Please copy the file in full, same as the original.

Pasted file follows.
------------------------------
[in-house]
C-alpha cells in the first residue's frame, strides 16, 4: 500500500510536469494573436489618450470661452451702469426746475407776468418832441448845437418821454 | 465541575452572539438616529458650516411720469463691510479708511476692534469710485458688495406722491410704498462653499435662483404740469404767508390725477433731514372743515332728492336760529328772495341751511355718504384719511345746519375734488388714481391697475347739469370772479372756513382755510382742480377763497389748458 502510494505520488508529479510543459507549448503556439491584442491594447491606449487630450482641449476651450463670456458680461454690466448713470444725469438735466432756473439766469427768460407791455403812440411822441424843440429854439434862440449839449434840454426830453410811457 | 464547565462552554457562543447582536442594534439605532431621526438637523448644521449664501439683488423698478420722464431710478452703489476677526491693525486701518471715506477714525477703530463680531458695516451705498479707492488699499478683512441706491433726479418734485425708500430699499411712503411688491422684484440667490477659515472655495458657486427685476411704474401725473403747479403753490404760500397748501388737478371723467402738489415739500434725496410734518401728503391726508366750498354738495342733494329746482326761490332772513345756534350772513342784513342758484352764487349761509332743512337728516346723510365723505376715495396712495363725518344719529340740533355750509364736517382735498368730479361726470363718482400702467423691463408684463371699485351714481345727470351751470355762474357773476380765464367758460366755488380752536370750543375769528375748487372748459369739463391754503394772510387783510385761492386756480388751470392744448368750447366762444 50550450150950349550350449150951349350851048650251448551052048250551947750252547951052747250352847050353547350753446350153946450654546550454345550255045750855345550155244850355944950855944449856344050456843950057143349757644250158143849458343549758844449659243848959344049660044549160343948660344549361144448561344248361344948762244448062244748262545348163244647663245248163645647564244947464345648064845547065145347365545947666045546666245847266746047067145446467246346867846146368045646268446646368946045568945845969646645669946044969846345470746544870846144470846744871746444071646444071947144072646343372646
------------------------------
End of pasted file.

[in-house]
C-alpha cells in the first residue's frame, strides 16, 4: 500500500510536469494573436489618450470661452451702469426746475407776468418832441448845437418821454 | 465541575452572539438616529458650516411720469463691510479708511476692534469710485458688495406722491410704498462653499435662483404740469404767508390725477433731514372743515332728492336760529328772495341751511355718504384719511345746519375734488388714481391697475347739469370772479372756513382755510382742480377763497389748458 502510494505520488508529479510543459507549448503556439491584442491594447491606449487630450482641449476651450463670456458680461454690466448713470444725469438735466432756473439766469427768460407791455403812440411822441424843440429854439434862440449839449434840454426830453410811457 | 464547565462552554457562543447582536442594534439605532431621526438637523448644521449664501439683488423698478420722464431710478452703489476677526491693525486701518471715506477714525477703530463680531458695516451705498479707492488699499478683512441706491433726479418734485425708500430699499411712503411688491422684484440667490477659515472655495458657486427685476411704474401725473403747479403753490404760500397748501388737478371723467402738489415739500434725496410734518401728503391726508366750498354738495342733494329746482326761490332772513345756534350772513342784513342758484352764487349761509332743512337728516346723510365723505376715495396712495363725518344719529340740533355750509364736517382735498368730479361726470363718482400702467423691463408684463371699485351714481345727470351751470355762474357773476380765464367758460366755488380752536370750543375769528375748487372748459369739463391754503394772510387783510385761492386756480388751470392744448368750447366762444 50550450150950349550350449150951349350851048650251448551052048250551947750252547951052747250352847050353547350753446350153946450654546550454345550255045750855345550155244850355944950855944449856344050456843950057143349757644250158143849458343549758844449659243848959344049660044549160343948660344549361144448561344248361344948762244448062244748262545348163244647663245248163645647564244947464345648064845547065145347365545947666045546666245847266746047067145446467246346867846146368045646268446646368946045568945845969646645669946044969846345470746544870846144470846744871746444071646444071947144072646343372646